The study followed two groups of dieters (148 people total) -- representing a cross-section of Americans and including a range of ages, races, incomes and health. Researchers tracked the two groups for a year as they attempted to lose weight. One group went with a low-carb diet, getting just 28 percent of their daily calories from carbohydrates. The other group went with the more traditional low-fat diet, getting 40 to 45 percent of their calories from carbs.
Each group ate roughly the same number of calories each day. When it was all said and done, the low-carb eaters had lost three times as much weight. They also demonstrated improved cholesterol levels and blood pressure numbers, suggesting their heart health benefit from a reduction in daily carb intake.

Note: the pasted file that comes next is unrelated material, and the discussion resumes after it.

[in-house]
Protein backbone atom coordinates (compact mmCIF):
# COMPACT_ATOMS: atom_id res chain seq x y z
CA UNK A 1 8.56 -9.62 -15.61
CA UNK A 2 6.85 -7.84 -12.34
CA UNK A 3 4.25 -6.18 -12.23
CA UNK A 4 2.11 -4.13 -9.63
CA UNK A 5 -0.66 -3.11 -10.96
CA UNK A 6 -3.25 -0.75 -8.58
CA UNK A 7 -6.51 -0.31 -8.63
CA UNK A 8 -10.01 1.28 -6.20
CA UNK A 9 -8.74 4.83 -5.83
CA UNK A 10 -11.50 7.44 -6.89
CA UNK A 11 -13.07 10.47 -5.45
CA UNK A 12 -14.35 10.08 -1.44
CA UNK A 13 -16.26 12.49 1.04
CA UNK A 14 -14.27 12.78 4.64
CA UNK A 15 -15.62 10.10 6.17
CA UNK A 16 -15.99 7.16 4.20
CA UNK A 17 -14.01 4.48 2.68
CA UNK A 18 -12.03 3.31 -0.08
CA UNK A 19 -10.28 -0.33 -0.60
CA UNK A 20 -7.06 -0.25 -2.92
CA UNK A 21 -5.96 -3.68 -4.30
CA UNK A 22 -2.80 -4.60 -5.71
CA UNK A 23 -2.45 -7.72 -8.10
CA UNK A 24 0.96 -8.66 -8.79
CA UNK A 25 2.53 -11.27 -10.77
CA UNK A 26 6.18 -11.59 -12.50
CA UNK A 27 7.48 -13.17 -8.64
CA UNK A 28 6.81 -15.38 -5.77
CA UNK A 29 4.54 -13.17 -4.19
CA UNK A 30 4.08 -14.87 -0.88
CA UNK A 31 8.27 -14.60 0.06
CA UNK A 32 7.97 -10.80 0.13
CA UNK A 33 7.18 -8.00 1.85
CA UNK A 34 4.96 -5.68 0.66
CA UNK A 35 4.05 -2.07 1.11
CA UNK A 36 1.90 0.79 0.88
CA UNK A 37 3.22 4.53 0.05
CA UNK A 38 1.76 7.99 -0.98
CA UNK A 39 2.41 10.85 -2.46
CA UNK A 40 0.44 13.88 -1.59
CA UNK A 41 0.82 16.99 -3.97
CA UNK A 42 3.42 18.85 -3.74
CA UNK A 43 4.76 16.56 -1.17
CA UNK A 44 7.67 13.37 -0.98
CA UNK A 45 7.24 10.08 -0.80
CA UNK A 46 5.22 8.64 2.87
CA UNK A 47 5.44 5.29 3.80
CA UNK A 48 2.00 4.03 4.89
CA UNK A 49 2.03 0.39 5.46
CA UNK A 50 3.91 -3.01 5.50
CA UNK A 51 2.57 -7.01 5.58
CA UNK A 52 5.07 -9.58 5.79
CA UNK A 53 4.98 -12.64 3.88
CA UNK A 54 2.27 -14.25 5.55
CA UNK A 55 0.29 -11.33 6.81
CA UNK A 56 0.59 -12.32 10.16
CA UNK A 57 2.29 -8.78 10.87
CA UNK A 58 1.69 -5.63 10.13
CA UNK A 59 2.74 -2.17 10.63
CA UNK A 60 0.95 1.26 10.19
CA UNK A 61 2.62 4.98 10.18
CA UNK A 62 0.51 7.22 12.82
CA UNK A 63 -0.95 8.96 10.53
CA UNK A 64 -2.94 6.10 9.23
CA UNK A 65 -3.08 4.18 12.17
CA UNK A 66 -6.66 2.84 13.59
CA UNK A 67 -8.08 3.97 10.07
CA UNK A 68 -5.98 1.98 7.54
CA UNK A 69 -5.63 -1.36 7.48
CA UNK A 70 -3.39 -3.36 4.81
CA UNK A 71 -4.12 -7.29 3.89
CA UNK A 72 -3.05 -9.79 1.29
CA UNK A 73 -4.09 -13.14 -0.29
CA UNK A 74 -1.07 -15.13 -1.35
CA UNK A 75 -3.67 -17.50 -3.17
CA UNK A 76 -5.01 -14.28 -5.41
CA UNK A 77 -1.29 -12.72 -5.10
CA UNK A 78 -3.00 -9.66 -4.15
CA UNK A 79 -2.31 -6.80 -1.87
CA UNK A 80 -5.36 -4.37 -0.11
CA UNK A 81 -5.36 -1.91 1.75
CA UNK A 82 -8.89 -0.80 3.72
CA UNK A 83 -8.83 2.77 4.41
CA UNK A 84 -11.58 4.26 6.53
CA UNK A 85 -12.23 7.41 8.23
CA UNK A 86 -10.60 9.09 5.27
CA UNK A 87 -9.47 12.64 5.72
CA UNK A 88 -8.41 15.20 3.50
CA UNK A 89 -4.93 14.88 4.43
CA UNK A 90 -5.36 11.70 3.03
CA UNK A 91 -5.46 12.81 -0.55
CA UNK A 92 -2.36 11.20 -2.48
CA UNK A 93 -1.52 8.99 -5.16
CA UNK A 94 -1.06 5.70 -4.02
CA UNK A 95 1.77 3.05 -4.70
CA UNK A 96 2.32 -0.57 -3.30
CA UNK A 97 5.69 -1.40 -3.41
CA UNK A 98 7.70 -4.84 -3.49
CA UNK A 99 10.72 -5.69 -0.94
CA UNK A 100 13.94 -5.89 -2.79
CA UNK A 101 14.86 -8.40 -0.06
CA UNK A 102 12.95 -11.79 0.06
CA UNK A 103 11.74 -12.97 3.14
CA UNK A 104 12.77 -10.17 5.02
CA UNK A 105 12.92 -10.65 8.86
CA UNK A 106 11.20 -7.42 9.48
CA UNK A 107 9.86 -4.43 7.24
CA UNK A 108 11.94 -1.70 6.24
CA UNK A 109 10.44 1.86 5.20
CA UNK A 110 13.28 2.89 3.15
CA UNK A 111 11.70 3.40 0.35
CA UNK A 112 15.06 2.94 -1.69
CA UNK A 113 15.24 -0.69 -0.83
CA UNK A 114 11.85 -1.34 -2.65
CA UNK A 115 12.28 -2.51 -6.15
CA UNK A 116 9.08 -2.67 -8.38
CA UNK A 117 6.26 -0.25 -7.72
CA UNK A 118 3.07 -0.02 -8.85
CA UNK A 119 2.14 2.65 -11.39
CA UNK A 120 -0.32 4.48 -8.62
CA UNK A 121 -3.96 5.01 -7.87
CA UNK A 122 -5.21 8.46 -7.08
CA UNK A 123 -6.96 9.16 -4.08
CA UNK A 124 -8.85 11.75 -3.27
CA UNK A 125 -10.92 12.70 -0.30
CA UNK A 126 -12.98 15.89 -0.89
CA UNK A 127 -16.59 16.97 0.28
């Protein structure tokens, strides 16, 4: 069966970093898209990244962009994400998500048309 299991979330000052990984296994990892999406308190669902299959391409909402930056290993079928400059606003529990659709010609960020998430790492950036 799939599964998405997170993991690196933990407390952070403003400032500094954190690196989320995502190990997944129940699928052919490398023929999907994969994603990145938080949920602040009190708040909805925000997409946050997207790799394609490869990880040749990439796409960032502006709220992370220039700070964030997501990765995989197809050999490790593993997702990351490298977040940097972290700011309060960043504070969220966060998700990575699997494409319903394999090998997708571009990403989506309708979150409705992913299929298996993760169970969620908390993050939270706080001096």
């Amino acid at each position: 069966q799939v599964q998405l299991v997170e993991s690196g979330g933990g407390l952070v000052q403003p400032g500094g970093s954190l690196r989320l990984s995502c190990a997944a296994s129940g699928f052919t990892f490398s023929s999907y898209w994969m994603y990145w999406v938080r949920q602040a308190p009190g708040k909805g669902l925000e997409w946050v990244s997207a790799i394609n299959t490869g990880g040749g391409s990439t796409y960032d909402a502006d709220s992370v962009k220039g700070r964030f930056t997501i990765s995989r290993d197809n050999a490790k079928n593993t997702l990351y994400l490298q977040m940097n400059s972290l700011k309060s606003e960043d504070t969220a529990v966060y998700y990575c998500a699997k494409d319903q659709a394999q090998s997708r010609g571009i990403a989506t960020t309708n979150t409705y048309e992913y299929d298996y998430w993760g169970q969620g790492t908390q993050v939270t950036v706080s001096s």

"Over the years, the message has always been to go low-fat," said lead author Lydia Bazzano, a nutritional researcher at Tulane University School of Public Health and Tropical Medicine. "Yet we found those on a low-carb diet had significantly greater decreases in estimated 10-year risk for heart disease after six and 12 months than the low-fat group."
"It's not a license to go back to the butter," added Bazzano, "but it does show that even high-fat diets -- if they are high in the right fats -- can be healthy and help you lose weight."